With 2.23 million people currently behind bars, our prisons and jails are vastly overcrowded, made up of too many people serving sentences for non-violent, low-level drug crimes. We have the dubious distinction of being the number one incarcerator in the world – followed by China with 1.6 million behind bars and Russia with 618,000.
Nearly twelve years have passed since the first prisoner arrived in Guantánamo Bay, making it the longest-standing war prison in U.S. history. Today the prison holds 164 detainees, and it is no less a symbol of our nation’s failure to adhere to the rule of law and human rights than it was in 2002 when it first began housing prisoners.
"In a year of historic victories for LGBT people, this one ranks near the top." So begins the ACLU statement on passage of the Employment Non-Discrimination Act (ENDA) in the Senate today.
While the people of Maine have acted to protect LGBT people from being fired or not hired based on their sexual orientation, there is no such law in the majority of states. That's why the passage of a federal bill banning such discrimination is critically importantant.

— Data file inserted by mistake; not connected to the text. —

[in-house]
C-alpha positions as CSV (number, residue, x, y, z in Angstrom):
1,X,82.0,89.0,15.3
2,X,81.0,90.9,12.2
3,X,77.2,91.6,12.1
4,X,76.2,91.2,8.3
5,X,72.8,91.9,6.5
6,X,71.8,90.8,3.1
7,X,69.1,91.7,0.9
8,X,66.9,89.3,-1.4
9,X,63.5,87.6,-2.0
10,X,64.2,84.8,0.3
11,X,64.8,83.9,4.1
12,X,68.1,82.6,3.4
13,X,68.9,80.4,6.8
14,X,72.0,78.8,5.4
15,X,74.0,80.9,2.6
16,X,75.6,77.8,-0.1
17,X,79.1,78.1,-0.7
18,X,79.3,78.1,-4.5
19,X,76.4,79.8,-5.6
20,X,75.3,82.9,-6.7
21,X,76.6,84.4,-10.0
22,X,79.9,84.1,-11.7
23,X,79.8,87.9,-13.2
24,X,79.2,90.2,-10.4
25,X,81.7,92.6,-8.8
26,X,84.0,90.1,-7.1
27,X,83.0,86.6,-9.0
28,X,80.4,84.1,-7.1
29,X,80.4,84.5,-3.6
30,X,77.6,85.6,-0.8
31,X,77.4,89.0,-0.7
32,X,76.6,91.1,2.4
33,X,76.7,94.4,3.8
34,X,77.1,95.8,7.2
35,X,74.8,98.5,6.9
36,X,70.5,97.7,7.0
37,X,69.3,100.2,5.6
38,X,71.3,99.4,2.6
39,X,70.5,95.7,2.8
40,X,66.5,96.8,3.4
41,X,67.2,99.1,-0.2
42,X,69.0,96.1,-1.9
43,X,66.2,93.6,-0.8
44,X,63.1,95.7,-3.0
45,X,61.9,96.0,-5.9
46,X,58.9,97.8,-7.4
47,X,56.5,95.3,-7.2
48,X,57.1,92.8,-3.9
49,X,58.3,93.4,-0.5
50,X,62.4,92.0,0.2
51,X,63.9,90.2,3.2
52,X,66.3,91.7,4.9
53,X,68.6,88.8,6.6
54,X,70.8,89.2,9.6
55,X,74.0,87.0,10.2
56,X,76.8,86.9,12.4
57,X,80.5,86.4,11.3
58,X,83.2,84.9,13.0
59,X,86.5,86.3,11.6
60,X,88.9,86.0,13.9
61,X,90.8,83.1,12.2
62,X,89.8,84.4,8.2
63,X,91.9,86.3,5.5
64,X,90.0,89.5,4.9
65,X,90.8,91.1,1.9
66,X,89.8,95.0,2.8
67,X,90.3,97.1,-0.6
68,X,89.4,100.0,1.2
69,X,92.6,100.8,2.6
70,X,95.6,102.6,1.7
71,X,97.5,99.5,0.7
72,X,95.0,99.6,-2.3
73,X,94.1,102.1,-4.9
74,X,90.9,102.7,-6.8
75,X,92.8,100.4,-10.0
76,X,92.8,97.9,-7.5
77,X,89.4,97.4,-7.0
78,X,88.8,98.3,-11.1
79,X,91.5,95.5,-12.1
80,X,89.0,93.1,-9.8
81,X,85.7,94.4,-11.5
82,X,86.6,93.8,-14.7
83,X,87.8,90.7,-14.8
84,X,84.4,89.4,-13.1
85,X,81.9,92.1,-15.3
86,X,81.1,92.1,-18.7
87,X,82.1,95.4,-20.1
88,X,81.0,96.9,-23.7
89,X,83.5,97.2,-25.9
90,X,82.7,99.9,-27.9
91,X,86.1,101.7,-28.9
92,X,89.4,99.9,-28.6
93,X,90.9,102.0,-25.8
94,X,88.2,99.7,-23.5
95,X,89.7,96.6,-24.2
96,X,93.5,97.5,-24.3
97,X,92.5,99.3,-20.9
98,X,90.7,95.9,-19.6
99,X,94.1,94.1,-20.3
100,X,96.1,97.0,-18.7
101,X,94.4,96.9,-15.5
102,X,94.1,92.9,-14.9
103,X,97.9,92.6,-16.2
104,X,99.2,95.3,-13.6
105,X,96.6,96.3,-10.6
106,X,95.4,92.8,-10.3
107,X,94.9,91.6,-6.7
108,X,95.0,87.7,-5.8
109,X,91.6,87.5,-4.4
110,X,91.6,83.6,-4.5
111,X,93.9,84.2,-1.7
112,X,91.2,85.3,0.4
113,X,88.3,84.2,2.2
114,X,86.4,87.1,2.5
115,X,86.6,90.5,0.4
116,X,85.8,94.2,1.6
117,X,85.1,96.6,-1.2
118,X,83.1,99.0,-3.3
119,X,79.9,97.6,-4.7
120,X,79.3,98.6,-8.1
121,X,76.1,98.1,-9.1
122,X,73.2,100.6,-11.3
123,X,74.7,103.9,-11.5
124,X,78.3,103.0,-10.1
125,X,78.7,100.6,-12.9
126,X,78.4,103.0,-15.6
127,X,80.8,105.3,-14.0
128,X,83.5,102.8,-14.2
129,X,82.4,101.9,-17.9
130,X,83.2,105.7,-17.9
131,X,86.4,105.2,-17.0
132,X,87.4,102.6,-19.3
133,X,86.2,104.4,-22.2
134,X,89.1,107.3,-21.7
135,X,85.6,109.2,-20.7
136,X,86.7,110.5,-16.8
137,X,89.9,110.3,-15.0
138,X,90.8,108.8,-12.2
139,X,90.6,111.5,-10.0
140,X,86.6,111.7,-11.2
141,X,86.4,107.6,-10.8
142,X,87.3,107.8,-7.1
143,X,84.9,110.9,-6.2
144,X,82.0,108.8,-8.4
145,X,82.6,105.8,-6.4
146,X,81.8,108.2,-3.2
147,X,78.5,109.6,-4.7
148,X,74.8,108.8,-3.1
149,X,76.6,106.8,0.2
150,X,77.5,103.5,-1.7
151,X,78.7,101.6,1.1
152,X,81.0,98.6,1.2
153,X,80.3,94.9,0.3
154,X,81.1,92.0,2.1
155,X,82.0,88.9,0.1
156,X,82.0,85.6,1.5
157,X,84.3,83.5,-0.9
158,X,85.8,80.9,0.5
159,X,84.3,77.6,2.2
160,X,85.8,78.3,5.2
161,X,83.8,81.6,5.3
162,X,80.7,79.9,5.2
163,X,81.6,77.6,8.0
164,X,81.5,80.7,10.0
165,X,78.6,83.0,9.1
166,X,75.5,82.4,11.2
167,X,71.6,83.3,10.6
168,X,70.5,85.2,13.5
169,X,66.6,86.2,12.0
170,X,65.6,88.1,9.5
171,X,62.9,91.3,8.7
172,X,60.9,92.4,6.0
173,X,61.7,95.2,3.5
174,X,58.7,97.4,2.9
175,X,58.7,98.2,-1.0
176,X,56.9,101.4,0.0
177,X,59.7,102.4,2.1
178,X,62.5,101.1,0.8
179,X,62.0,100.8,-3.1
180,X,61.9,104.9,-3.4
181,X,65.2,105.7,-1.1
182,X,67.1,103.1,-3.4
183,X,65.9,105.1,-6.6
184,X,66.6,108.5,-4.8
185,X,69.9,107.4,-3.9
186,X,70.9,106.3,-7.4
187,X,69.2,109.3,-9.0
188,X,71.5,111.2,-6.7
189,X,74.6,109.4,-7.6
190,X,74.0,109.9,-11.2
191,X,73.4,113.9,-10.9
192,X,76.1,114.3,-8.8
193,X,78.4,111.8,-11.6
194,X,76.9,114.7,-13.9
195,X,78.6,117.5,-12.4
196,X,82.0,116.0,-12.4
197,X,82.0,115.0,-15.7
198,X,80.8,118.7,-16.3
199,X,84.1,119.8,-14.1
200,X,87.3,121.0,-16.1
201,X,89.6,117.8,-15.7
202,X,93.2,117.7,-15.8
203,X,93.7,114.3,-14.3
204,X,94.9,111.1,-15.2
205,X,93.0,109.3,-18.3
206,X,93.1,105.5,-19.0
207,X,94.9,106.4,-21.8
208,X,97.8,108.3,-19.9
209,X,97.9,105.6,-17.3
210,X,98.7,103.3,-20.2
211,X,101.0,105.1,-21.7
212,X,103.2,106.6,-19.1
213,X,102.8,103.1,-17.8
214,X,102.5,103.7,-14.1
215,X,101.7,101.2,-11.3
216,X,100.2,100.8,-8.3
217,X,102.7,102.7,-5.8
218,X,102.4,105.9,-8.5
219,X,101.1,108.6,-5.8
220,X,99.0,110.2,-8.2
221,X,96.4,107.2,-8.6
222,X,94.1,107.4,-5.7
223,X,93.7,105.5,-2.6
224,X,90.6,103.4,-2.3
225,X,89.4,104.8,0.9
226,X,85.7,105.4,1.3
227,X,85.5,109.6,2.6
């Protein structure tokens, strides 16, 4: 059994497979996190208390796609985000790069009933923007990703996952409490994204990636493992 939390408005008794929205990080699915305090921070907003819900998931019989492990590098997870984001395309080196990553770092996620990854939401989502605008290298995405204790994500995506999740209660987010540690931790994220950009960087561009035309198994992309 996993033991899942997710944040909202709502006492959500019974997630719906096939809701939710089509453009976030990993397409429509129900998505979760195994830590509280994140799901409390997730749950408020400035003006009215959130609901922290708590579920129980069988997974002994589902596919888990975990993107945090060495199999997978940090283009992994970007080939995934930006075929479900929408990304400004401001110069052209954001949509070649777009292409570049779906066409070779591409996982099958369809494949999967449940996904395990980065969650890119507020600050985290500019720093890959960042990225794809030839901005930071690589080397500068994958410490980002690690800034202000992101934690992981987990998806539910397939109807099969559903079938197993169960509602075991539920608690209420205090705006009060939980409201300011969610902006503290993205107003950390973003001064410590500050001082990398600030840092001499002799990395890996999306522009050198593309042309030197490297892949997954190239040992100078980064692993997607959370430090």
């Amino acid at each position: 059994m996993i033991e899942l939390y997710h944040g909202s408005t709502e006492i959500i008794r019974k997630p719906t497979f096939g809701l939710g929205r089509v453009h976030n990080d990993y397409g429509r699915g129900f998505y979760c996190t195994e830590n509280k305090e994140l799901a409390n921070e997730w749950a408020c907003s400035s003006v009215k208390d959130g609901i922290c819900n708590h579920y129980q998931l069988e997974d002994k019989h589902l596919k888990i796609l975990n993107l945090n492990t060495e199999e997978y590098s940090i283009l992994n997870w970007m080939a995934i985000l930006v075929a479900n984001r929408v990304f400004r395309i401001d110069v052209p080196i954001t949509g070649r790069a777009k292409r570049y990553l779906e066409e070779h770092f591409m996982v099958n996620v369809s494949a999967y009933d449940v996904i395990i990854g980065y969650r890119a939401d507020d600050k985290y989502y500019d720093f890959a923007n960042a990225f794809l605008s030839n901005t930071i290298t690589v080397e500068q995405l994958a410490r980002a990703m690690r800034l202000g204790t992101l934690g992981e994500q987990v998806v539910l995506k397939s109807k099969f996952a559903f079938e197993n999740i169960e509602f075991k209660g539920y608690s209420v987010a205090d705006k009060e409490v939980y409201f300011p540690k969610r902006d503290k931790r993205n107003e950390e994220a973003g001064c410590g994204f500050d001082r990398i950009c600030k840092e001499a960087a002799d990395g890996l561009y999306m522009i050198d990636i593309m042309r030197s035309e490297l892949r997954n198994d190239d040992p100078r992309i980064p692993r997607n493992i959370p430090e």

Victory on 1! Last night the voters of Portland approved Question 1 - legalizing marijuana use by adults - by almost 70%! The people of Portland have sent a message (a resounding message at that!) to lawmakers across the state and the nation that now is the time for reform of our marijuana laws. The War on Marijuana has failed. Our criminal justice system is maxed out, our prisons and jails overcrowded, our budgets strained, and we are no safer for it. Furthermore, we have seen incalculable human costs.
Today I listened as two people who have been together for decades described how their lives have changed since they got married in July. Mostly it's in the details: they save a few hundred dollars each month in health care costs. They no longer cart around a huge pile of paperwork everywhere they go to prove their relationship to each other. They call each other spouse, not partner.